Tour de France 2015: Five things we've learnt in the 2015 Tour so far

 

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Froome has gone from Big Four to the one to beat

Barring his unremarkable opening time trial, Chris Froome has been firing on all cylinders. The Sky rider made it into stage two’s crucial first split, which allowed him to distance two of the Tour’s four pre-race favourites, Vincenzo Nibali and Nairo Quintana, by nearly 90 seconds.

He then put 18 seconds into arch rival Alberto Contador on the Mur de Huy climb on Monday, and was clearly the strongest on the stage over the dreaded farmland cobbles of northern France, too.

In a week, Froome has mutated from one of the Big Four contenders to standout favourite – for a second Tour in three years. What’s more, the mountains, where he has always shone, haven’t even started.

Van Garderen can profit from big names’ slide

With only Froome 100 per cent on track of the big pre-race favourites, there is plenty of room for new challengers to muscle their way into contention. Like the American Tejay van Garderen, for example, who ran Froome closest in the Critérium du Dauphiné last month and finished fifth in the 2012 Tour de France and again last year. Van Garderen is just 13 seconds off the Briton.

Today’s uphill finish at Mûr-de-Bretagne will suit the lanky 26-year-old, but his real chance to make it into yellow will come in tomorrow’s team time trial, where his BMC squad will be favourites.

 

French cycling renaissance may have been exaggerated

With Frenchmen finishing second, third and sixth overall last year, it looked as if the home nation’s long wait for Tour success was finally over. L’Equipe even ran an article the day after the 2014 race ended headlined “Their Tour is coming soon” –  a play on words, “tour” in French also meaning “turn”.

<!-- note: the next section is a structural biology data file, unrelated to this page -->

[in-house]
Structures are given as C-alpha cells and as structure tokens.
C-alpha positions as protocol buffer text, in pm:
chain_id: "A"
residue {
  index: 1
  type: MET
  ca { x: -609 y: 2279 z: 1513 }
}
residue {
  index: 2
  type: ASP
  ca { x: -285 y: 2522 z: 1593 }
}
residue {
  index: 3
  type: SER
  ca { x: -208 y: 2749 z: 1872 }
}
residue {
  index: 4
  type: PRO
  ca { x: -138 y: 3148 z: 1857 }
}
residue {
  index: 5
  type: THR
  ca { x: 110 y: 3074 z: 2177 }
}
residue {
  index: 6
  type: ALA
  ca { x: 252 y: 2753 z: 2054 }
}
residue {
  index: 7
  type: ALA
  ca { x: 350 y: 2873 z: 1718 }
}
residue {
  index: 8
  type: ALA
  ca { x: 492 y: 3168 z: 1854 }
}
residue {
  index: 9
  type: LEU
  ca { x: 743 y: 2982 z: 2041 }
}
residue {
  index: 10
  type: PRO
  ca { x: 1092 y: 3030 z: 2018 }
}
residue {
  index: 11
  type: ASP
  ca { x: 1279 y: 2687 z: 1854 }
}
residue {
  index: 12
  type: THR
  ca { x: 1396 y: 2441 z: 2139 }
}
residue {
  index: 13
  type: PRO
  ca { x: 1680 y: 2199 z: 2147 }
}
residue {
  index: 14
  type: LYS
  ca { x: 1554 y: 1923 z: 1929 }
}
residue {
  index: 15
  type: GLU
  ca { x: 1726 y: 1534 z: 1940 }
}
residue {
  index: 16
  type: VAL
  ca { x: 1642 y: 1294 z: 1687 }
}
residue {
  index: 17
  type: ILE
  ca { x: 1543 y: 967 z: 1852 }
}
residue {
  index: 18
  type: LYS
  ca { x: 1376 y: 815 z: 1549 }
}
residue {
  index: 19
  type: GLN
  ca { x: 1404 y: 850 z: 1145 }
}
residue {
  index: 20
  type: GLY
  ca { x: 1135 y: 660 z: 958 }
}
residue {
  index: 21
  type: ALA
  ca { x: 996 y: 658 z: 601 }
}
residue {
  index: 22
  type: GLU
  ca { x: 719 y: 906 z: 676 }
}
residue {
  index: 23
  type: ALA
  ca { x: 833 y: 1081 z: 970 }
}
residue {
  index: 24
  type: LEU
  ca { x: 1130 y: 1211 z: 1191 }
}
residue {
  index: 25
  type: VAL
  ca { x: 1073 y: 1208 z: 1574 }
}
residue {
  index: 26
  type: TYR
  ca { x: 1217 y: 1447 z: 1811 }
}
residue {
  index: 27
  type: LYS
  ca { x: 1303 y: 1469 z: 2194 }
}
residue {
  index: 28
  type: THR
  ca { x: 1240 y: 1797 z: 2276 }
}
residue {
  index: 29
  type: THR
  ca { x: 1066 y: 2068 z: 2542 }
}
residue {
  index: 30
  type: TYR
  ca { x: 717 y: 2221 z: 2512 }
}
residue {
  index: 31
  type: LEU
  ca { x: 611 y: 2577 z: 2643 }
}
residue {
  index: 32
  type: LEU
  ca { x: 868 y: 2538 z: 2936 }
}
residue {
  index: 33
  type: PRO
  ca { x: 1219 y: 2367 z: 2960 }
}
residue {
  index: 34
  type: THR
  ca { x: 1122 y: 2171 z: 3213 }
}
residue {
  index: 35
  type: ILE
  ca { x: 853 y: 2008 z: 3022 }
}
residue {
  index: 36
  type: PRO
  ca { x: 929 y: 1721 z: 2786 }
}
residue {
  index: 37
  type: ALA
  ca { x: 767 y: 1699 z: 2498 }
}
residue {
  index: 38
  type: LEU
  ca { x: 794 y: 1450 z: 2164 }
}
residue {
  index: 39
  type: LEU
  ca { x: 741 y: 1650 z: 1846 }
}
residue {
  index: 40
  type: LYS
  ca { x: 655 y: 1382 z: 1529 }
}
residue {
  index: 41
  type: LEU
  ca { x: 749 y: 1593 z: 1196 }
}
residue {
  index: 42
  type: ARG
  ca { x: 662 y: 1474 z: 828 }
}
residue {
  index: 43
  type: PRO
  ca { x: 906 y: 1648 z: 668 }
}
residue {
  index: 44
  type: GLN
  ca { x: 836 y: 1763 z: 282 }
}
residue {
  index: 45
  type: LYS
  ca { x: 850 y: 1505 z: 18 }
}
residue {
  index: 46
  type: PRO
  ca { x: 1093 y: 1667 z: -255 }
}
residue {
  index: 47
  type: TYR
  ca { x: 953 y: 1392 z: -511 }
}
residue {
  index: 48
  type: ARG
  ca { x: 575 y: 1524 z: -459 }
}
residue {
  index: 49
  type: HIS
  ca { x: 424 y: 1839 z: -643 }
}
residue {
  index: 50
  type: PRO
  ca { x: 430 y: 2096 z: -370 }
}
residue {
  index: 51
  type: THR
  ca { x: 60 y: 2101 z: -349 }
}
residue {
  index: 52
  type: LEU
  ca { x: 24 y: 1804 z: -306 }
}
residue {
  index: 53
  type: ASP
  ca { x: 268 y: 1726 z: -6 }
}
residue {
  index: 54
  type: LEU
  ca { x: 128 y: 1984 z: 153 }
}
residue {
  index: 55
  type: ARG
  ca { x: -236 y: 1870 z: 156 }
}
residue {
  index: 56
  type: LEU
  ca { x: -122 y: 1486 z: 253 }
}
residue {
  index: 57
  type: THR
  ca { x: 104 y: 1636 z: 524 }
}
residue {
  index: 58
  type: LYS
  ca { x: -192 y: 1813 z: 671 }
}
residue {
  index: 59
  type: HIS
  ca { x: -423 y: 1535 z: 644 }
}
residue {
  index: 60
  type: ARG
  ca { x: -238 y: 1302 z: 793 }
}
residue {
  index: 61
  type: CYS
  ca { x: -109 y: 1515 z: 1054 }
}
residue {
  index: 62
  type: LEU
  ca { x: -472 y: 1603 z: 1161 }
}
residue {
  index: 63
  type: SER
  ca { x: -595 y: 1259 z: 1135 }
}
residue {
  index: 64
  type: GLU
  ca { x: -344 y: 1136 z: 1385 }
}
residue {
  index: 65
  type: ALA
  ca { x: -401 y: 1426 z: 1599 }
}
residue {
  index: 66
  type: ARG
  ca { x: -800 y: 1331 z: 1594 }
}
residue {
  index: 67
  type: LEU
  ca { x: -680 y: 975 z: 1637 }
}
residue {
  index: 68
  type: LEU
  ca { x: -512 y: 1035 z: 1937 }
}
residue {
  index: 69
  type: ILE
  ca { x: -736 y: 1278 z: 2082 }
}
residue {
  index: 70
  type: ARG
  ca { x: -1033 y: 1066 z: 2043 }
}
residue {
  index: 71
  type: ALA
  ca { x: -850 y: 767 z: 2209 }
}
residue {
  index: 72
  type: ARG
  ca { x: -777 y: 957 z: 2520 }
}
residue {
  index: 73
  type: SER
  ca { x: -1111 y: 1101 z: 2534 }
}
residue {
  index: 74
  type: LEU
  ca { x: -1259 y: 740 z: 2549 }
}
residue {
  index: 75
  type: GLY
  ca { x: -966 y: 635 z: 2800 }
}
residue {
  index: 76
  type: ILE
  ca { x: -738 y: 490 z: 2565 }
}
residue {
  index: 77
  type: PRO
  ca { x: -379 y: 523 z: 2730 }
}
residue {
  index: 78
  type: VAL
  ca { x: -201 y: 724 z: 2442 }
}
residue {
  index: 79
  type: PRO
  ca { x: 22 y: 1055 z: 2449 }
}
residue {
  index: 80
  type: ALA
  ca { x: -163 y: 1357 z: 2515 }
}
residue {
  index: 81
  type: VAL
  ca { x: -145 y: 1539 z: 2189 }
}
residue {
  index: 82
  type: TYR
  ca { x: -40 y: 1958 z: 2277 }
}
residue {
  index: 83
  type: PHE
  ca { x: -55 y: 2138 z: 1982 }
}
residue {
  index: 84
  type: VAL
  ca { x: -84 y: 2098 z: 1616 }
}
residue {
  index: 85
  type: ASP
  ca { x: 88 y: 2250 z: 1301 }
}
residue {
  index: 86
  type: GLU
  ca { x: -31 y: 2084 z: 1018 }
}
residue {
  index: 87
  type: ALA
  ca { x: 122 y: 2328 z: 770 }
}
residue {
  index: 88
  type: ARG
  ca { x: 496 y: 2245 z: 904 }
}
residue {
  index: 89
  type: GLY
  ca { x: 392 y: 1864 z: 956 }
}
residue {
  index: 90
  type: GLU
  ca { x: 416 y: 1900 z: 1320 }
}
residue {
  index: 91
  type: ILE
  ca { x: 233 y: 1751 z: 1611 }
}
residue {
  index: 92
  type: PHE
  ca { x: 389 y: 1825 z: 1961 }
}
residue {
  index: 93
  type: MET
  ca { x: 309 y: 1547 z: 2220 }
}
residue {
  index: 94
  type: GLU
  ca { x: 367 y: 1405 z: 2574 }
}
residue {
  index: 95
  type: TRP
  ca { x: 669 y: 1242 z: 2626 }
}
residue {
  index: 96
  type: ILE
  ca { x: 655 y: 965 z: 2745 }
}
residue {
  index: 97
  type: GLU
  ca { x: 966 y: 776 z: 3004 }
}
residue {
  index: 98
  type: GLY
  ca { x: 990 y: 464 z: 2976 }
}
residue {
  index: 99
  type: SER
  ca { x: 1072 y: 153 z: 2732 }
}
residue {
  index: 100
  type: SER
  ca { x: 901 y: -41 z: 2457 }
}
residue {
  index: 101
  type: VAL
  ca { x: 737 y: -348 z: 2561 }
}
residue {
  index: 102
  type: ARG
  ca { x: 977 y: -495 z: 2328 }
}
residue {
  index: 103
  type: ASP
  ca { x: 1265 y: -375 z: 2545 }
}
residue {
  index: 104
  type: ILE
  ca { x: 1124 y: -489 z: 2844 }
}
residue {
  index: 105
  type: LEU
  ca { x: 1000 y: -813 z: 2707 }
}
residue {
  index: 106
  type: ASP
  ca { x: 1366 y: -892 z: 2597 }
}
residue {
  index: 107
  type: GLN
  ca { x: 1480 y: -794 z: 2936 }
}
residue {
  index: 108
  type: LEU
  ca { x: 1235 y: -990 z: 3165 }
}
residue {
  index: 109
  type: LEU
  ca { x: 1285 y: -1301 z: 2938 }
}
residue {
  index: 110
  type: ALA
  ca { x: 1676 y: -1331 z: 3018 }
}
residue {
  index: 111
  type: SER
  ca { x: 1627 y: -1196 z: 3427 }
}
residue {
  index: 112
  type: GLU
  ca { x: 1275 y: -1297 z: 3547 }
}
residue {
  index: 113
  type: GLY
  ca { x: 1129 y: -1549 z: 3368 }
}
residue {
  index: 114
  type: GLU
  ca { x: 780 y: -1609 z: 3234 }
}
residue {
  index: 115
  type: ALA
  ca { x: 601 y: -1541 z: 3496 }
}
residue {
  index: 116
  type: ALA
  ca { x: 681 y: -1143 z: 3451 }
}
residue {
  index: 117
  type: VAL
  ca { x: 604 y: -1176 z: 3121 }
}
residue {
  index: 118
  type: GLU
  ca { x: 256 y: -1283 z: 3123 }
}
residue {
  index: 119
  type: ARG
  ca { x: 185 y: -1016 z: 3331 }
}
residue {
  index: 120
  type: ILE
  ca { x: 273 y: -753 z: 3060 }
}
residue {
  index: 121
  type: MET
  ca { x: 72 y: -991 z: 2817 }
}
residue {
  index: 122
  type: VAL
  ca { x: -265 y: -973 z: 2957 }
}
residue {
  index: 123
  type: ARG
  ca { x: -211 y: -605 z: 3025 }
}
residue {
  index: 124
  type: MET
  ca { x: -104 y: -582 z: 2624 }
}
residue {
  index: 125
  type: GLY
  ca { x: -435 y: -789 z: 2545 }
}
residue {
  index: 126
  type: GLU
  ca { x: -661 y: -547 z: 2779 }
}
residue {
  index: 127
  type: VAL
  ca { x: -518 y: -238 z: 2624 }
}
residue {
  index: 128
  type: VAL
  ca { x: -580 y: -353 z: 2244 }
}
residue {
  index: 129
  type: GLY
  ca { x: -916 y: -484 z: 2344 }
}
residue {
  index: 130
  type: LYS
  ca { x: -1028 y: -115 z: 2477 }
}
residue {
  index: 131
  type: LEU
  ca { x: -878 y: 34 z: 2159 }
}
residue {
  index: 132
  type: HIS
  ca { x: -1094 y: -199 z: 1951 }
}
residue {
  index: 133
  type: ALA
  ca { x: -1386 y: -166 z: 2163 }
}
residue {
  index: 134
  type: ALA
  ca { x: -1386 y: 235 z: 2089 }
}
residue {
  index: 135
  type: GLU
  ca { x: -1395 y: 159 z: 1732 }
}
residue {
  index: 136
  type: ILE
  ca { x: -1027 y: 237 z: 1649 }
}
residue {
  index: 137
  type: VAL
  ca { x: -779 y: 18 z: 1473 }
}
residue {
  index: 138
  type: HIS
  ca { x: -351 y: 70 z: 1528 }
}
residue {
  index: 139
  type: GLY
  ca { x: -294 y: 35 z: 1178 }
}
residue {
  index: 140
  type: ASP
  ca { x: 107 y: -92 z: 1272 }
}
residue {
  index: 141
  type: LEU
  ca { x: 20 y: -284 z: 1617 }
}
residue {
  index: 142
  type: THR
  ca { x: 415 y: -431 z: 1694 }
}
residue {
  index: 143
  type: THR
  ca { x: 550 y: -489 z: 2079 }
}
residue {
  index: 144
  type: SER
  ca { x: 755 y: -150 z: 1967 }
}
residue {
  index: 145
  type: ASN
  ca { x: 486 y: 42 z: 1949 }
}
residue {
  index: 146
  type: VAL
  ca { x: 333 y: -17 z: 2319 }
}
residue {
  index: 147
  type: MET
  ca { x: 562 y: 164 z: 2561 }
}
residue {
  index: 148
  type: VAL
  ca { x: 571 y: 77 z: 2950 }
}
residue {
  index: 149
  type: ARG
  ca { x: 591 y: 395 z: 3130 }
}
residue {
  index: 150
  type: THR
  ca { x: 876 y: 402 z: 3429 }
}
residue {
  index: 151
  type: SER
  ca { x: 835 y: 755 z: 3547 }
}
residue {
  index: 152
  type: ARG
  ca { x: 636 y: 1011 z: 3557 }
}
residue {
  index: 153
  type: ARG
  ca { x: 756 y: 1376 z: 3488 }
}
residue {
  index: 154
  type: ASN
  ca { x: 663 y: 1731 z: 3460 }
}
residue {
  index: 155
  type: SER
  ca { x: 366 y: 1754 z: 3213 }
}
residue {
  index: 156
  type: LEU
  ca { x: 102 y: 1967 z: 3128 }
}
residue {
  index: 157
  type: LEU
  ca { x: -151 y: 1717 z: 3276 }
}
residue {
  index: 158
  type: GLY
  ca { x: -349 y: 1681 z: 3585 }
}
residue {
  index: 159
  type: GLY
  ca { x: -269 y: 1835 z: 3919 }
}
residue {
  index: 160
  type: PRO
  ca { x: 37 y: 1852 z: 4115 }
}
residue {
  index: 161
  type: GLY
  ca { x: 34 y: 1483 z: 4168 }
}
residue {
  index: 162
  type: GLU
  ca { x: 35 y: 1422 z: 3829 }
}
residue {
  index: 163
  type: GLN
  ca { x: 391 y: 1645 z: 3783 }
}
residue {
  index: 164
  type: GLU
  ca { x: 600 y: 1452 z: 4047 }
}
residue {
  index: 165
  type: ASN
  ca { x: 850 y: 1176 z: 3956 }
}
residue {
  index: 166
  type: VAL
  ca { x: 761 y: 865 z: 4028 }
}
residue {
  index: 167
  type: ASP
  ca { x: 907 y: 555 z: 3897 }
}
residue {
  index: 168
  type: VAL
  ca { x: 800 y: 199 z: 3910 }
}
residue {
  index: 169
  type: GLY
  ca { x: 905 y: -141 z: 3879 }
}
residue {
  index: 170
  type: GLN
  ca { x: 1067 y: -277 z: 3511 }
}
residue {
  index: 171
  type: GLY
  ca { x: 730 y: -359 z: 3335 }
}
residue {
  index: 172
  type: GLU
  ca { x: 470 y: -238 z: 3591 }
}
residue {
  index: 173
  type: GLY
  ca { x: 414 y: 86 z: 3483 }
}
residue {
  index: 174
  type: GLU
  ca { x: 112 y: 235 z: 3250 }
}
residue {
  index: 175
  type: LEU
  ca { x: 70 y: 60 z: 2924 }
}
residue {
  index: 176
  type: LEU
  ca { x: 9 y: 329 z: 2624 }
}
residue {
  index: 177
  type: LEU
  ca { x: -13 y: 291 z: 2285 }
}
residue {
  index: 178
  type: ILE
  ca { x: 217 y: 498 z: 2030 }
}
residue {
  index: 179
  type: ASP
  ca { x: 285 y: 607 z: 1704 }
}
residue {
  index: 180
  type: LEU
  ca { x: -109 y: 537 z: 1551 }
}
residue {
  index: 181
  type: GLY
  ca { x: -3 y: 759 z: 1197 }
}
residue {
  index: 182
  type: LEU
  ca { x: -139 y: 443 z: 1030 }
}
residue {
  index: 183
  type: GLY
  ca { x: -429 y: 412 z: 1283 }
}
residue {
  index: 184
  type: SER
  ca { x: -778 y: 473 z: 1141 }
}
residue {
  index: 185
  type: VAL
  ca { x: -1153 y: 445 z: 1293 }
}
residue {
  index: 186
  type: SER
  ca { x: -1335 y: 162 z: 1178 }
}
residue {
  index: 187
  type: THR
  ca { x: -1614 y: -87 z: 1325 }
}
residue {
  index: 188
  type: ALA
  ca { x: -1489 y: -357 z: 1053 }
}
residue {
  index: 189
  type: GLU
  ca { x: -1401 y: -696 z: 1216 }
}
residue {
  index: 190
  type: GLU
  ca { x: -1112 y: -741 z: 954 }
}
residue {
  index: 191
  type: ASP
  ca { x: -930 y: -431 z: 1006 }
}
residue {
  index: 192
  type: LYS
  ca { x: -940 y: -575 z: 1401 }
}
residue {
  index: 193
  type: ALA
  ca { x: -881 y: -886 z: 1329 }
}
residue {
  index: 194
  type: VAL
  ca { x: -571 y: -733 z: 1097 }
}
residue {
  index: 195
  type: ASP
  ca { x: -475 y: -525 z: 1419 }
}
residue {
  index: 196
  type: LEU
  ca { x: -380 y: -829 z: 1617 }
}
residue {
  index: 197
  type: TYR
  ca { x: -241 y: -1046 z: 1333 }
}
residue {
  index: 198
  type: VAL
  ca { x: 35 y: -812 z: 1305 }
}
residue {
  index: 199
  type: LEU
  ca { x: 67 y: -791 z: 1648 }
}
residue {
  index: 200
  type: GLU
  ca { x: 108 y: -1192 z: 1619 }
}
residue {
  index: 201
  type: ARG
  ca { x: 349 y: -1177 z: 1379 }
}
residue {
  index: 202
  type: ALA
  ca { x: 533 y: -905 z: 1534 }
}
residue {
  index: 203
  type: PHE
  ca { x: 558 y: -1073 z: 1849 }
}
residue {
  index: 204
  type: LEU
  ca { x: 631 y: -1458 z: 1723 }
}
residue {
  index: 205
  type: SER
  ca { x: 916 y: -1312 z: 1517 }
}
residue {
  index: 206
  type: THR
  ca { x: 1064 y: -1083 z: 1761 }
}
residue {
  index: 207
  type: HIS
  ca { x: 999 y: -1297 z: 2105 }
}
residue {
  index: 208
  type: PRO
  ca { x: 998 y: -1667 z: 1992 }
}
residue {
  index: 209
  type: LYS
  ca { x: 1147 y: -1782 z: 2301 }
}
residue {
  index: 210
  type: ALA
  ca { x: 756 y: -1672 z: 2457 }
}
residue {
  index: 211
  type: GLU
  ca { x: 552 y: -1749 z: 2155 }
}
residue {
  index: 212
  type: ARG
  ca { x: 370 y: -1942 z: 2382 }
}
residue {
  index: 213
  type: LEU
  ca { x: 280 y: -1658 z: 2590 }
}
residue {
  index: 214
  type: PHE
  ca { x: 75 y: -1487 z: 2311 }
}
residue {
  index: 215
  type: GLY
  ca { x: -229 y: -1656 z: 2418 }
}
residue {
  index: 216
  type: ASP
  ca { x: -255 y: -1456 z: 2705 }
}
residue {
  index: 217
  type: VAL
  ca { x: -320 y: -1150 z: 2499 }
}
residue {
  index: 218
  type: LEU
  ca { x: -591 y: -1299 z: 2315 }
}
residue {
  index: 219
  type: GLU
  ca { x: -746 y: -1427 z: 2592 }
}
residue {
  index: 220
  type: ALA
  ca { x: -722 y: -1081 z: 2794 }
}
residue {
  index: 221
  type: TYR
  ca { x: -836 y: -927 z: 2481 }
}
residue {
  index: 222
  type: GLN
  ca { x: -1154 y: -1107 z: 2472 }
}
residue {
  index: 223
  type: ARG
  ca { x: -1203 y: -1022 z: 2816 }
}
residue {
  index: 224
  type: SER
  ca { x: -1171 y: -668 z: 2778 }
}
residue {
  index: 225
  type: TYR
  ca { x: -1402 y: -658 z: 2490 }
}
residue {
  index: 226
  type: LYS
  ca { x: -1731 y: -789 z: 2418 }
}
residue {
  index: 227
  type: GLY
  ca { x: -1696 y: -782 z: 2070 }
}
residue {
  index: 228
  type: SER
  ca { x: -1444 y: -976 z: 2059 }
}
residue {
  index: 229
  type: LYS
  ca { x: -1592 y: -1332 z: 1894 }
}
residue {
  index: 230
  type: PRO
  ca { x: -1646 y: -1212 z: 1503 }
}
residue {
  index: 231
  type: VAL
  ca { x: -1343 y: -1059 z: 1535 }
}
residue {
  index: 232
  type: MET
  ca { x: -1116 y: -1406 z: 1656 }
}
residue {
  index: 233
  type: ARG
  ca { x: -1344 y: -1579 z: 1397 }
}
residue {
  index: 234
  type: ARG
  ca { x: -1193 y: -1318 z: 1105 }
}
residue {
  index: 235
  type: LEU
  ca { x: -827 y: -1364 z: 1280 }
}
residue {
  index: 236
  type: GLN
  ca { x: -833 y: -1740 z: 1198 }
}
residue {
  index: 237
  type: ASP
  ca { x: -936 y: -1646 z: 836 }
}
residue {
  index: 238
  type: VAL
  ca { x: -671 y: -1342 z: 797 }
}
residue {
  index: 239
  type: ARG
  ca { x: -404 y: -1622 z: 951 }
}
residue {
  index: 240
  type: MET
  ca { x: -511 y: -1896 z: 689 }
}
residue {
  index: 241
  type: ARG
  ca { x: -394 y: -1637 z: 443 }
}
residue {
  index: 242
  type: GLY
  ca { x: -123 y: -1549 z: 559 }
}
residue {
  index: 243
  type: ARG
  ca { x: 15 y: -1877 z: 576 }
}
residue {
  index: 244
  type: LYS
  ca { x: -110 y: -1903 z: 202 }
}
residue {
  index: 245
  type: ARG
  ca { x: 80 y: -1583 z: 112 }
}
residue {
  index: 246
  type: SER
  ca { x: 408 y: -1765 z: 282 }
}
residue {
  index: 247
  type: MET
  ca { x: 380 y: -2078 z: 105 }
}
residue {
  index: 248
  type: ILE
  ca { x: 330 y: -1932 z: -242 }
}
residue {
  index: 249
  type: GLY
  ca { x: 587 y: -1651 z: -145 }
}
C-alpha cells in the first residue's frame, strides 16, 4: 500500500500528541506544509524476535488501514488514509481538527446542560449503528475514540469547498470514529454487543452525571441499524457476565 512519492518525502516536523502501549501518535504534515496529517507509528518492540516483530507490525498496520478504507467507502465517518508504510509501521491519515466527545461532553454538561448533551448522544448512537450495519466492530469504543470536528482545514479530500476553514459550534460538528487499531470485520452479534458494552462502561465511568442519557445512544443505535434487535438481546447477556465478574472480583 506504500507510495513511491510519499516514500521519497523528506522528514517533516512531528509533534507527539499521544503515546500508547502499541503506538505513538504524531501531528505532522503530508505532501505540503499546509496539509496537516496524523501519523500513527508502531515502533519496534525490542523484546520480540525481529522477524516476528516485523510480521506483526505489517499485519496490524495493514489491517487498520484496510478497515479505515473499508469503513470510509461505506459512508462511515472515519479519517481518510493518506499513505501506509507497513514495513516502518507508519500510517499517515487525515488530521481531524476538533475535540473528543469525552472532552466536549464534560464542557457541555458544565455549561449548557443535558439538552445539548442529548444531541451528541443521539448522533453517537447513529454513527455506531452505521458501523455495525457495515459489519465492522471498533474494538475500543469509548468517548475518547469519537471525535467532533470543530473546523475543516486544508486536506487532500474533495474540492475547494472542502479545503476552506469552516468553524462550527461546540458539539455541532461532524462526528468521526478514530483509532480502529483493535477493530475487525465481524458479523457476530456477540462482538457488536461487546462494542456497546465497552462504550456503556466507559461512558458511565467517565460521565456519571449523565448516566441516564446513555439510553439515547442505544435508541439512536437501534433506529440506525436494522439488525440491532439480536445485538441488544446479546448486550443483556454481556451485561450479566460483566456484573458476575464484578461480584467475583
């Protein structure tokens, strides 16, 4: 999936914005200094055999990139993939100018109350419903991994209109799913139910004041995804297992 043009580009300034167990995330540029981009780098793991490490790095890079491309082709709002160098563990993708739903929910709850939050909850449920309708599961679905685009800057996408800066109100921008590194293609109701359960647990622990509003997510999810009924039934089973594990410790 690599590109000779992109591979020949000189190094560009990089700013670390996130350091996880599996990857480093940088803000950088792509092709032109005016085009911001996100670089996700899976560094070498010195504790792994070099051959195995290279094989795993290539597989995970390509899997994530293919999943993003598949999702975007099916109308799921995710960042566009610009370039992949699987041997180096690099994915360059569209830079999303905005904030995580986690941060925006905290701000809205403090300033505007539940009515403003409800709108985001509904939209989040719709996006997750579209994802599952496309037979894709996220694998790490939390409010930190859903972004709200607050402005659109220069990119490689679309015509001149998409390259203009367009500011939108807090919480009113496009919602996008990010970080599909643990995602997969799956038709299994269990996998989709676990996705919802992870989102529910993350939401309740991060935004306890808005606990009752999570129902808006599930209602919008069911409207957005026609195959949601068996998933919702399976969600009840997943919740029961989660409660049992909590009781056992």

However, after crashes, injuries, and missing some key breaks, the closest of France’s top finishers in 2014, Jean-Christophe Péraud, is now more than two minutes down and the rest are even further off the radar. Injuries have seen France’s top sprinter, Nacer Bouhanni, head for home, too. Only Tony Gallopin, who briefly wore the yellow jersey at an early stage last year and now lies fourth, and a Tour debutant, promising Breton climber Warren Barguil (10th), remain well placed.

Contador’s double ambition is looking less and less likely

After winning the Giro d’Italia in May and with seven Grand Tours in his palmares, back in Utrecht Alberto Contador’s chances of becoming the first rider since 1998 to take the Giro and Tour in the same year looked good.

However, although his Tinkoff-Saxo team – far from his strongest suit in the Giro – is clearly in cracking shape, Contador has shed time on Froome on three out of four key stages so far. A 36-second deficit is not disastrous – yet – but it doesn’t look promising for the Spaniard.

Quintana may already have slipped too far behind

The young Colombian lost almost two minutes to Froome and Contador after getting dropped from stage two’s mass breakaway.

Unless his Movistar squad turn things around fast in the team time trial tomorrow, or Quintana really goes on the attack in the mountains, even a repeat of his 2013 podium finish could be difficult for the climber. The after-effects of Thursday’s crash outside Le Havre, in which he injured his arm, have yet to be fully known too.

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